Pork Posole

While the weather has been far from warm the past couple of days, spring is approaching.   I feel it in my perpetually scratchy throat and I see it in the buds that are blooming early after several weeks of above average temperatures.  In my kitchen, I’m rushing to cook my favorite cold weather dishes before warmer temperatures banish my cravings for hearty, comfort foods in favor of the sun-kissed fruits and vegetables and grill-marked meats of spring and summer.  That’s where this hearty stew comes in to the picture.

Dried Chilies (L to R): Guajillo, Pasilla, and Ancho

Posole (or pozole) is one of my favorite Mexican dishes.  It’s traditionally made with pork and hominy and hails from the Jalisco province in Mexico although it is popular all over Mexico.  The stew itself has several regional variations that are differentiated by their ingredients and named based on their color: rojo (red), verde (green), and blanco (white).  This stew gets its rusty-red color from the addition of dried chilies (ancho, guajillo, and pasilla) and consequently is a posole rojo.

Cut the dried chilies into pieces and remove the seeds and membranes before rehydrating or roasting the chilies.   I prefer to roast chilies in a dry skillet before rehydrating them as it gives the stew a more robust and complex flavor. I’ve included instructions for dry roasting chilies in the recipe below.

Pork tenderloin or pork loin make good substitutes for the pork shoulder, although I encourage you to use the shoulder as it has more marbling and flavor.  Don’t omit the initial step of browning the meat as it adds great flavor to your stew.  And remember to not crowd the pan when browning meat.  If your meat isn’t browning and it seems to be simmering in its own juices you’ve overcrowded your pan and should not brown as many pieces in the next batch.  You’ll want to cook the posole until the meat is tender (primarily because it will make your house smell wonderful) and you should skim off and discard any fat that floats to the top during the cooking process.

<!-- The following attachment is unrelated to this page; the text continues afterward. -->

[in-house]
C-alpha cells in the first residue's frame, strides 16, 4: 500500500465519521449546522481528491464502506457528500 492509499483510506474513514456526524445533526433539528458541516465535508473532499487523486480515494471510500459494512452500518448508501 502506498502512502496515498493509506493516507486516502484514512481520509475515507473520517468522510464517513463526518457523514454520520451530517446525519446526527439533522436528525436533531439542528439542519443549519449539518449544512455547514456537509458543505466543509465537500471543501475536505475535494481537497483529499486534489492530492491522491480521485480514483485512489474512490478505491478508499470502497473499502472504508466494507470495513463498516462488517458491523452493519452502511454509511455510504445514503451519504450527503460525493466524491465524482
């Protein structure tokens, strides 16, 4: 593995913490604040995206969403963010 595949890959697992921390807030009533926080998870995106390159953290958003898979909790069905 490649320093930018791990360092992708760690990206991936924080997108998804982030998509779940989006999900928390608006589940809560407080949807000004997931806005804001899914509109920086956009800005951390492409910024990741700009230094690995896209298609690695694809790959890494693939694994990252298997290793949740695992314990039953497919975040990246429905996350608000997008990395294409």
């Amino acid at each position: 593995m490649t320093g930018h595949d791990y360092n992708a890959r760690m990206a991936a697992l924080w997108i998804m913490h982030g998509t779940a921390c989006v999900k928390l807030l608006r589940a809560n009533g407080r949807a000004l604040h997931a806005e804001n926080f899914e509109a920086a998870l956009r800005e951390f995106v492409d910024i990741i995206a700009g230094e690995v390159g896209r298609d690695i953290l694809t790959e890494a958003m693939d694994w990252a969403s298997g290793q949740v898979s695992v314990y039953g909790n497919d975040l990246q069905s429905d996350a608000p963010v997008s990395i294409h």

If you have the time, hominy can be purchased dry and reconstituted although I find that purchasing canned hominy saves time and works just as well.  What is hominy?  Hominy is dried corn kernels from which the hull and germ have been removed.  Down here in the South, finely ground hominy is known as grits.

Serve the stew with a variety of toppings.  I like to garnish my posole with lime wedges, shredded green cabbage, thinly sliced radishes, and cilantro.  However, chopped lettuce, sour cream, fried tortilla strips, and cheese all make wonderful garnishes.   Whatever toppings you choose, be sure to use at least some fresh vegetables (i.e. radishes and cabbage) as the smoky flavor of the stew and the crisp freshness of the vegetables work in perfect harmony.

And with that I give you the recipe for pork posole and the instructions to pull together a crowd for this casual yet immensely satisfying dinner.  Buen provecho!

Pork Posole – Printer Friendly Recipe
Serves 4

2 dried guajillo chilies
2 dried pasilla chilies
1 dried ancho chile
3 cups water, divided
1 medium tomato, cut into quarters
2 tablespoons vegetable oil
2 lbs pork shoulder, cut into 1-inch cubes
1 large white onion, chopped
2 garlic cloves
1 teaspoon ground cumin
½ tablespoon Mexican oregano
2 (15-ounce) cans white hominy, drained
1 ½ cups thinly sliced green cabbage
1 lime, cut into 6 wedges
2 radishes, thinly sliced
1 cup cilantro leaves
Additional garnishes: grated cheddar cheese or queso fresco, chopped lettuce, fried tortilla strips, sour cream

Remove the stems and the seeds from the dried chilies.  Cut the chilies in half lengthwise using scissors.  In a small saucepan, bring 2 cups of water to a boil.

Heat a medium skillet over medium-high heat.  When hot, roast the dried chilies in batches.  For best results, add the dried chili pieces to the hot skillet and then gently press the chilies into the pan using a metal spatula until they are aromatic.   When all of the chilies have been roasted, put them in a medium bowl and carefully pour in the boiling water.  Place a plate over the chilies to keep them submerged and let soak for at least 15 minutes or until soft.

Add the chilies and their soaking liquid to a blender.   Add the quartered tomato to the blender and process to a smooth purée.  Set the chili purée aside.

In a large Dutch oven, heat the vegetable oil over medium-high heat.   Pat the pork dry with a paper towel and season with salt and pepper.  Brown the pork in batches.   Set the browned pork aside.

After browning the pork, add the onion to the pot and sauté until soft, about 5 minutes.  Stir in the garlic, ground cumin, and Mexican oregano.  Stir until just fragrant, about 30 seconds.   Return the pork to the pot and carefully add the chili purée and the remaining 1 cup water.  Bring to a simmer and simmer for 45 minutes or until the pork is tender.   Stir in the white hominy and return the stew to a simmer.

Serve the posole garnished with the sliced green cabbage, a lime wedge, radish slices, and cilantro leaves.

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